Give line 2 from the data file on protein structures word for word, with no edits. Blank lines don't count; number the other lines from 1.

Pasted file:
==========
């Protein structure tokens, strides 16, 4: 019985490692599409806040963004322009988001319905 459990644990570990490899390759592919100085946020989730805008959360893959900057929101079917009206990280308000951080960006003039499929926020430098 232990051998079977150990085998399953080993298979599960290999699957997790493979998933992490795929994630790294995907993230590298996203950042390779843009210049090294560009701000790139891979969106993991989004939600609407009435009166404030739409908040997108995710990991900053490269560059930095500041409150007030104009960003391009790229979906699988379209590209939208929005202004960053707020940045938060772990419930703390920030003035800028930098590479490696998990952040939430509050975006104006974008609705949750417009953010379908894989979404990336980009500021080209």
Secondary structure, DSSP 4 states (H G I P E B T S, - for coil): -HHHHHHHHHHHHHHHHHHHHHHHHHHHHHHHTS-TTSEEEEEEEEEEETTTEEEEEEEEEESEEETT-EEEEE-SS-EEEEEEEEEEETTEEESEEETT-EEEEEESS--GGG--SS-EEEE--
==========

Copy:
Secondary structure, DSSP 4 states (H G I P E B T S, - for coil): -HHHHHHHHHHHHHHHHHHHHHHHHHHHHHHHTS-TTSEEEEEEEEEEETTTEEEEEEEEEESEEETT-EEEEE-SS-EEEEEEEEEEETTEEESEEETT-EEEEEESS--GGG--SS-EEEE--